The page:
Re: [AMBER-Developers] Experiences with sleap

From: Jason Swails <>
Date: Fri, 4 Nov 2011 18:52:57 -0400

On Fri, Nov 4, 2011 at 3:36 PM, Jodi Ann Hadden <> wrote:

> I don't know what the "official" AMBER development model is, but I feel
> the model as Jason describes it is in some ways unacceptable. I understand
> everyone is limited by time and resources and that the basic generosity of
> people who contribute code is what allows progress and helps to increase
> functionality in AMBER, but I feel failure of contributors to take into
> account the "big picture" is detrimental to the software in the long term.

> I get the impression from Jason that much contribution is coming from
> independent users on a "crisis to crisis" basis. Basically that someone
> requires some functionality that is not present in AMBER and so writes
> their own code to do it, and because their concern is primarily toward
> their own work and not AMBER overall, they perform this task in whatever
> way is most convenient for them, in whatever language they know without the
> extra effort of trying to incorporate it into an existing module. I'm not
> necessarily calling that lazy because I know everyone has limited amounts
> of time to donate, and I do find it generous that users would share their
> code with AMBER, but I also think accepting so many standalone programs
> with overlapping functionality constitutes a poor development model as it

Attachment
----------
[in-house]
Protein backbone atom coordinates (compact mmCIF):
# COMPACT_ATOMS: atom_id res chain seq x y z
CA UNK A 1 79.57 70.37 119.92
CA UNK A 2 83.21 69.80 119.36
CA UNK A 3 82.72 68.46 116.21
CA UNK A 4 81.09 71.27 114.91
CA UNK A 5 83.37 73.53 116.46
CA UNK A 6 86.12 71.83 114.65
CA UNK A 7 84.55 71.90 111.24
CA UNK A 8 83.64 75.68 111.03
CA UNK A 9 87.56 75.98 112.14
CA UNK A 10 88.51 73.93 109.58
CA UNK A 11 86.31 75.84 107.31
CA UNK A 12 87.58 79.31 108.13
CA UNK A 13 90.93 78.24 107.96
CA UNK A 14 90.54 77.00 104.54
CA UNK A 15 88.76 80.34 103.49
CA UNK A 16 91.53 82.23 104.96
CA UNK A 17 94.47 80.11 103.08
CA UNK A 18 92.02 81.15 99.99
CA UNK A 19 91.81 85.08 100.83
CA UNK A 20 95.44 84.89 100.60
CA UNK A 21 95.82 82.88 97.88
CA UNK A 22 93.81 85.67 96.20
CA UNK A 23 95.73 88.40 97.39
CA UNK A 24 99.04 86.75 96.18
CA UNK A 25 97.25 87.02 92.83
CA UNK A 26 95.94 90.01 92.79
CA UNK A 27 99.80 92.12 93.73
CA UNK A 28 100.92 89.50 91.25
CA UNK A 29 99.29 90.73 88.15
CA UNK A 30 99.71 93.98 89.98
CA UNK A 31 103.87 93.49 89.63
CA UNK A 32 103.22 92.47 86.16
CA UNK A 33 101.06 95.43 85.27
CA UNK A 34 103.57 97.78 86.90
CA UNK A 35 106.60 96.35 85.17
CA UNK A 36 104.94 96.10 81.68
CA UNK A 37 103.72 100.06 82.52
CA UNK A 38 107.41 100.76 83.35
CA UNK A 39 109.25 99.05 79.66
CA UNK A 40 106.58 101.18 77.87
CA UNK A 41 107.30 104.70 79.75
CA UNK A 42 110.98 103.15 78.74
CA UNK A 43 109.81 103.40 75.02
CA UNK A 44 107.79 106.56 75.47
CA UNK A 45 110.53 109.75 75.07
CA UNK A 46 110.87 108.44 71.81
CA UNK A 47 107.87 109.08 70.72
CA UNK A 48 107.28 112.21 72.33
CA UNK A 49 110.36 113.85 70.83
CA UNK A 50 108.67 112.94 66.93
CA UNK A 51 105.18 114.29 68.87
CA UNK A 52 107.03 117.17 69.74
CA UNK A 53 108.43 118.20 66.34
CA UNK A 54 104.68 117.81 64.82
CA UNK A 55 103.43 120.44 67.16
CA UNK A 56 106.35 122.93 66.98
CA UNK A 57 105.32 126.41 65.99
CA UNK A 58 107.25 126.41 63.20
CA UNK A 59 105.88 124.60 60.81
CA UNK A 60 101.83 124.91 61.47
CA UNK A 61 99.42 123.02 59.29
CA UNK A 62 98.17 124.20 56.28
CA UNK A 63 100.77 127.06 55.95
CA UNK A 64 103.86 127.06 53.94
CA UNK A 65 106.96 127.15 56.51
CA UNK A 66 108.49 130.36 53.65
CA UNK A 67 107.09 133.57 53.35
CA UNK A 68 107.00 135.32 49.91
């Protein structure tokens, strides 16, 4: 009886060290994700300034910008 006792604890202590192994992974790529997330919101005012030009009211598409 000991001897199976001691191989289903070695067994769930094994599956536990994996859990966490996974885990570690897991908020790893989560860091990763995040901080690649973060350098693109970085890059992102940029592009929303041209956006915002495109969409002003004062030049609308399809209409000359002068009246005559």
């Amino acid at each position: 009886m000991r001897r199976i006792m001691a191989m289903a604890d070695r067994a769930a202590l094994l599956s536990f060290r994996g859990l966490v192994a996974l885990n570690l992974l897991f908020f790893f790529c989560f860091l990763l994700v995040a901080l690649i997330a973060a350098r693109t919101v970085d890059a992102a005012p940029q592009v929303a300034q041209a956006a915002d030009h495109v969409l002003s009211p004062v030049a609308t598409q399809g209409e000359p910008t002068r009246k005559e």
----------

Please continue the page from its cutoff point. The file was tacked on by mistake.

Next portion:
> encourages a "cobbled" consistency to the software.

Yes. But my point is that we are not all software developers -- most of us
are computational scientists, and the software development is a means to an
end (doing our science). We are hardly the most "cobbled-together" package
in our field -- look at gromacs. The reality is that we make a
compromise. As an example, I'll use myself and parmed. I would say that
I'm fairly committed to Amber development (more so than Adrian would
probably like, since it slows my research down). I've done several things
motivated only by Amber maintenance with no benefit to my research.
However, if you were to tell me that parmed has no place in Amber because
it overlaps with rdparm, and that I'd have to implement my ideas in rdparm
to distribute it, I will continue using parmed extensively for my work and
be content as the only person that has access to it.

I don't think rules calling for "less flexibility" in development are a bad
> idea. It seems to me that restricting the languages that AMBER modules
> should be written in would be quite a good policy, actually, making
> everything easier to maintain in the long run, easier to condense and
> consolidate modules or transfer functionality between them when necessary,
> easier for developers to contribute to multiple modules, etc. Having a
> prmtop parser for every possible language is silly as it only encourages
> cobbling. An excess of code where subsets of users only understand subsets
> of the code due to a "language barrier" seems utterly detrimental to
> progress, whereas a few common languages could have a unifying effect on
> the code and improve communication among developers/contributors.

I'm not suggesting infinite flexibility. But infinite rigidity will hinder
and frustrate development (not to mention drastically increasing
politicking, which is science's mortal enemy) -- there needs to be a
compromise. And based on why we (as a collective) contribute to Amber, we
need to be more flexible than the software engineering perspective would

I think Dave understands this tradeoff well, which makes him an effective
leader. We are rather free to do what we want, but the code is subject to